The first income tax was created in 1861 during the Civil War as a mechanism to finance the war effort. In addition, Congress passed the Internal Revenue Act in 1862 which created the Bureau of Internal Revenue, an eventual predecessor to the IRS. The Bureau of Internal Revenue placed excise taxes on everything from tobacco to jewelry. However, the income tax did not last and was not renewed in 1872. In addition, the Revenue Act of 1862 created a federal estate and gift tax system. Following the end of the Civil War, those taxes were rolled back but the War Revenue Act of 1898 created another death tax to raise revenue for the Spanish-American War.
After the Civil War the income tax didn’t gain much support. In 1894 Congress passed the Wilson-Groman tariff which was an income tax at the rate of 2% for income over $4,000 but it was overturned by the Supreme Court in 1895. In early 20th century the income tax enjoyed renewed support, and in February of 1913 the Sixteenth Amendment was ratified to the Constitution, thus granting Congress the power to collect taxes on personal income. The new system collected the income tax at the source, it is done today, where taxes are initially withheld before the income reaches the recipient. In 1914 The Bureau of Internal Revenue released the first income tax form, called Form 1040. This still remains the main income tax form and it has been re-issued almost every year since then (learn about the evolution of the 1040 Form). The first year was a test run where people simply sent in their forms to have them checked by the bureau for accuracy without paying any taxes. By 1915 some people, including several members of Congress voiced concerns about the complexity of the income tax form, stating that it was difficult for some to prepare and file their returns.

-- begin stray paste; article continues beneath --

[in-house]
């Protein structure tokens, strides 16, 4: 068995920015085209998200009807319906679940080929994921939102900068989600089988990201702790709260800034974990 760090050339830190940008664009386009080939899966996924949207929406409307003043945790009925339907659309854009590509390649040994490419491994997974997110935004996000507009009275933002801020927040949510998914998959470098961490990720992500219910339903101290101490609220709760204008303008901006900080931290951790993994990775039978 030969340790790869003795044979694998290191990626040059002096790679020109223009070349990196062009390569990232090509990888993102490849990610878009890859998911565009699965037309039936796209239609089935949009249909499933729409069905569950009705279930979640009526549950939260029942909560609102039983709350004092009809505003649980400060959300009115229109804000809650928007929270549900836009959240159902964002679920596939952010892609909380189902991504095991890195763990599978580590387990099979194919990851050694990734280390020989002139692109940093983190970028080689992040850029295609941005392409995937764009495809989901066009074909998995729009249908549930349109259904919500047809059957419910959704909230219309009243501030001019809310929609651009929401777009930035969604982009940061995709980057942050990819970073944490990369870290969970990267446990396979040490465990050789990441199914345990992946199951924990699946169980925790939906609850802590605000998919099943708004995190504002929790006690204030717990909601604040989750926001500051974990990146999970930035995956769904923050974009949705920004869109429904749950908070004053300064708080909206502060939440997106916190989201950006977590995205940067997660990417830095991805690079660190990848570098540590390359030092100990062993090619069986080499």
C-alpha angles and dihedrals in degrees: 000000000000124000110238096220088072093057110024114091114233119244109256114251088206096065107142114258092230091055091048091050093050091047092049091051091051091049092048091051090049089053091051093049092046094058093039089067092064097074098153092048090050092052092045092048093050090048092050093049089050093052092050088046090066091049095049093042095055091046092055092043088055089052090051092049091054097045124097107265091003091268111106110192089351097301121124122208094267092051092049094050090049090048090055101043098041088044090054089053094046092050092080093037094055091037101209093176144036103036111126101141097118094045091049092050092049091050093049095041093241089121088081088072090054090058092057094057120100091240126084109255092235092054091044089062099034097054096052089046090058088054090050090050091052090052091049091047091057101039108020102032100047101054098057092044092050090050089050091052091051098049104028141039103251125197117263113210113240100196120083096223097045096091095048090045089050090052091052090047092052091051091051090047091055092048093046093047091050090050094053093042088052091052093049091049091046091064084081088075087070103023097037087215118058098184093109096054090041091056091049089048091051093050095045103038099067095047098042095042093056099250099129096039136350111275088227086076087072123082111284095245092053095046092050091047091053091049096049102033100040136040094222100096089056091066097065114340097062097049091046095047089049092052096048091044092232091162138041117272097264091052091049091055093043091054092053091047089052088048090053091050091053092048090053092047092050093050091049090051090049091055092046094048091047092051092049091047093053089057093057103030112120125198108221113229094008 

The Revenue Act of 1916 began the practice of adjusting tax rates and income scales. The original income tax was 1% for the bottom bracket, which was comprised of income up to $20,000, and 7% for the top bracket which was comprised of income over $500,000. Revenue Act of 1916 raised the top bracket to $2,000,000 and raised the rate for the bottom bracket to 2% and the top bracket rate to 25%.
The Revenue Act of 1916 also created what is widely considered the predecessor to the modern estate tax. At first the maximum rate was set at 10% for estates greater than $5 million. However, the rate increased the following year to 22% for estates valued at between $8 and $10 million and 25% for estates valued at over $10 million. By 1924 the top rate was 40% for estates valued at over $10 million. The Revenue Act of 1941 set the tax at 77% on estates valued over $50 million. In comparison, the lowest bracket of the estate tax, which was comprised of estates valued under $5,000 only rose from 1% to 3% over the same time period. By the 1970’s the top estate tax began to fall, decreasing down to 55% by 1986. In 1917 Congress created the corporate excess profit tax which taxed excess profits that were above a rate of return that was deemed reasonable. More changes to the tax code came over the next several years, raising the tax rate on the top bracket to as high as 77% by 1918.